Mapping out assets such as vacant business lots and parcels of residential land along the W. Lisbon Avenue corridor provides an excellent resource, as mentioned earlier in this story. Following a path to rediscovery and revitalization is the key to creating a positive identity that all can buy into and create a new sense of community in Washington Park -- one that prides itself in its diversity and the unique qualities it has as a patch in the fabric of Milwaukee. Outsiders have convenient means to rediscover this neighborhood with transportation into the area via bus along W. Lisbon Avenue flooding them into the commercial area, a main attractive force second only to Washington Park, it would seem. The initiative of farmers' markets and gardens are an active signal that these organizations comprised of people from this neighborhood are literally taking root and making positive changes today for the community of Washington Park. A great deal can be learned from the past.
Looking back helps when the eventual goal is to look forward. It was observed that there was a pattern between the 1920 Sanborn map of Milwaukee and the 1927 Street and Railway and Motor Bus Guide of Milwaukee. These maps detail the gridwork of roads in this area. From these maps, it is evident that there was a rapid movement westward toward areas like Wauwatosa.
Nature can also teach a great deal. C. Alexander, S. Ishikawa, and M. Siverstein wrote, "so deep, so deeply [patterns] rooted in the nature of things that it seems likely that they will be a part of human nature and human action as much in five hundred years as they are today." This statement lends perfectly to the idea of rediscovery in the Washington Park area. The same vigor and energy that came into this area in the beginning of the twentieth century are there, but they have been lost; they need to be found again. A starting point has been found to this path of rediscovery as well as continued discovery from thereafter. The starting point is with those who show pride.
Pride is a force for change. Those who really love their neighborhood will show it, and those people who show pride will be a great place to start in the rediscovery of this neighborhood. By creating criteria to grade houses in a sample area, houses were able to be identified as "open for business" and "closed for business." The area of concern is bound to the north and south by W. Lisbon Avenue and W. Vliet Street respectively and to the east and west by N. 39th Street and N. 40th Street respectively. The criteria were as follows: porch level (falling off the building of structurally sound), whether there was paint on about 95-100% of the building, whether the sidewalk was shoveled, and finally, if all the windows were intact and none broken. If a house could satisfy a majority of these criteria, it would be classified as "open for business."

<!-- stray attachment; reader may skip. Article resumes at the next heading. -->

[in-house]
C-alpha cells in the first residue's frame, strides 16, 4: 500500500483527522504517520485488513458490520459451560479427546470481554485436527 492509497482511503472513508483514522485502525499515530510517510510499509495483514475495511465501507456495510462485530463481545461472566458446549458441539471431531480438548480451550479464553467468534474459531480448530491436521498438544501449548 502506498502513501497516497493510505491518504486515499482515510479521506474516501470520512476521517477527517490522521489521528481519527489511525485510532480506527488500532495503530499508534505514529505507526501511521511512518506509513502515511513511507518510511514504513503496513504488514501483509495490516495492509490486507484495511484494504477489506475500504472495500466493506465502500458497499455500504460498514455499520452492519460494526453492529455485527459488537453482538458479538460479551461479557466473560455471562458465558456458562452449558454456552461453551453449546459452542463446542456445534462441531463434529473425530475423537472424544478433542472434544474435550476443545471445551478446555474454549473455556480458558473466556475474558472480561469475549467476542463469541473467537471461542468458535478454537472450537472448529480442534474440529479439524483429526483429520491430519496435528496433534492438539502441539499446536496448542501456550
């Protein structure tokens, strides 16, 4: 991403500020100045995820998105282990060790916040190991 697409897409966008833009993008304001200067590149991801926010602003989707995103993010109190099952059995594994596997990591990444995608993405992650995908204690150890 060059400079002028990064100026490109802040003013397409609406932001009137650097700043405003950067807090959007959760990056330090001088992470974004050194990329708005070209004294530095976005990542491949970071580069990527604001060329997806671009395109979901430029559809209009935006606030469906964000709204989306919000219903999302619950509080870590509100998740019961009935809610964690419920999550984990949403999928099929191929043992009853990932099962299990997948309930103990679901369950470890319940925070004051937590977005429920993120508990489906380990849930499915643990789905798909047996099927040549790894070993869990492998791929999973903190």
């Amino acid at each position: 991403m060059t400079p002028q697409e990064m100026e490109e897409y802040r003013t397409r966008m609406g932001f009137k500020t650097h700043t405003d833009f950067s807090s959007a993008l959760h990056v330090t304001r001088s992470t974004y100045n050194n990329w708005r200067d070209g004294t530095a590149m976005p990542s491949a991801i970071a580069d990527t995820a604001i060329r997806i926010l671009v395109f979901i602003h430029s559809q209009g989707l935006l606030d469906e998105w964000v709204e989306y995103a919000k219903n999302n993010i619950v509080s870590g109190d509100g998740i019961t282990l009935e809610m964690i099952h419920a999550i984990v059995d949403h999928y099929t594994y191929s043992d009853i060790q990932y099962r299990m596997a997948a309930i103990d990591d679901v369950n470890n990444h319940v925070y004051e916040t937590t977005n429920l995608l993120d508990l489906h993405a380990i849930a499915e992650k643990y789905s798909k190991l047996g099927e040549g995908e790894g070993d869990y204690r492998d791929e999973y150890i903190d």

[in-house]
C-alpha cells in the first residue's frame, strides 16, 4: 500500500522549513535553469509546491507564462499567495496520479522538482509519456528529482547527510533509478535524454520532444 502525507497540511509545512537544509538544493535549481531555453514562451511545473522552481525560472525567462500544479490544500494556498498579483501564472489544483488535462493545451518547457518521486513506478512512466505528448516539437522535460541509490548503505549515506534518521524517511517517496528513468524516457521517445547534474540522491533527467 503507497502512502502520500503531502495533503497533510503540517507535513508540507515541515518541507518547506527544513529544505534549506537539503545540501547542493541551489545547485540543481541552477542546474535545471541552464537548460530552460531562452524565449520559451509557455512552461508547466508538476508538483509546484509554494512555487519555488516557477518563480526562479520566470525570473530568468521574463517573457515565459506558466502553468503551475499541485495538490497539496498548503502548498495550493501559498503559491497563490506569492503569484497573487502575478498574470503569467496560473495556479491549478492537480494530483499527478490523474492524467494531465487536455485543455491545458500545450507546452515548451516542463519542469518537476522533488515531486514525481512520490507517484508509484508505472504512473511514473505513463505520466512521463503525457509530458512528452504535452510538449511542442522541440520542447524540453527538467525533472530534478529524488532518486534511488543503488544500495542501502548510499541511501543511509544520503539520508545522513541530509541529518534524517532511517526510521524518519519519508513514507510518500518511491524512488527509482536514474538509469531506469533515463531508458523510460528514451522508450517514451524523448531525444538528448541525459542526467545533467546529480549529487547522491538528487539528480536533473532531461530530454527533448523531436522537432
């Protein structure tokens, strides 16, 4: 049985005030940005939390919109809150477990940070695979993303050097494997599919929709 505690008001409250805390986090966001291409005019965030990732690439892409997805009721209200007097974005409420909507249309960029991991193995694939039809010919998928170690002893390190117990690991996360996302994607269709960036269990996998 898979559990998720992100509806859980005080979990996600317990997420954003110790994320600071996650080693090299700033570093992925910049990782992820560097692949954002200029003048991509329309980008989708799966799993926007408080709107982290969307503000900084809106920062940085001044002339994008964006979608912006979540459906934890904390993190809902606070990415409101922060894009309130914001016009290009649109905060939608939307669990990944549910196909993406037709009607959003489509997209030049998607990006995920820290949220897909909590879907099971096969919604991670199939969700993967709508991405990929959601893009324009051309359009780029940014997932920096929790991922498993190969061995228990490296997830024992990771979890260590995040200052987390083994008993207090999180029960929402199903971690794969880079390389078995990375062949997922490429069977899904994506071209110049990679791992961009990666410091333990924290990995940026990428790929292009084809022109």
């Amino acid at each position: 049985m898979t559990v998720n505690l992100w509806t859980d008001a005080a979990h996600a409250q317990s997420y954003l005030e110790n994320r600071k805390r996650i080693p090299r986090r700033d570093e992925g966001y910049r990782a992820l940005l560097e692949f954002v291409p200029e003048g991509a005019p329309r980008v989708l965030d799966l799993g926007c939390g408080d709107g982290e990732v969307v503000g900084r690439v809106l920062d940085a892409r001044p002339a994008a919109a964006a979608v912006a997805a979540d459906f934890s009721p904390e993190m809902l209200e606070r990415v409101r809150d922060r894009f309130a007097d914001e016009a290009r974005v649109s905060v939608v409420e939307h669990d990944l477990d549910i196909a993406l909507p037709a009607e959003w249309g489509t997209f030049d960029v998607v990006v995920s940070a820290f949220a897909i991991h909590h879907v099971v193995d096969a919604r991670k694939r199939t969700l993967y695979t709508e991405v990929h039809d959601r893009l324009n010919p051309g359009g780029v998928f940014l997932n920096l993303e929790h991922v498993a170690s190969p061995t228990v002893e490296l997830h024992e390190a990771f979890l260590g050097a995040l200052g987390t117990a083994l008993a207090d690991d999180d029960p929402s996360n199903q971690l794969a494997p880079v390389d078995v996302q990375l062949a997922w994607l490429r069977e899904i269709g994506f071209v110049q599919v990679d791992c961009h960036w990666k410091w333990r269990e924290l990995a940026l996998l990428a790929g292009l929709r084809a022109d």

The results revealed that W. Roberts Street and W. Galena Street have a higher density of "open for business" houses, along with a stretch of homes on N. 40th Street just south of W. Lisbon Avenue. This is just one sample area that was mapped, but others can be done in a similar fashion with the allotted time and resources. The houses that are "open for business" are a place to start. These area which are "open for business" are the biggest assets because, after all, this is a project for the people. The assets of unused or underutilized parcels are things to be utilized or activated by these people.
Whether it be an outside organization or a "grassroots program," the Washington Park community will be "open for business" upon them gearing up and rediscovering these assets. The transportation nodes will bring new money and people into an area that is hurting. The Washington Park area will be a model for other underprivileged communities and will affect a change that will make Milwaukee, as an unbelievably diverse and vibrant city, an even greater place to live.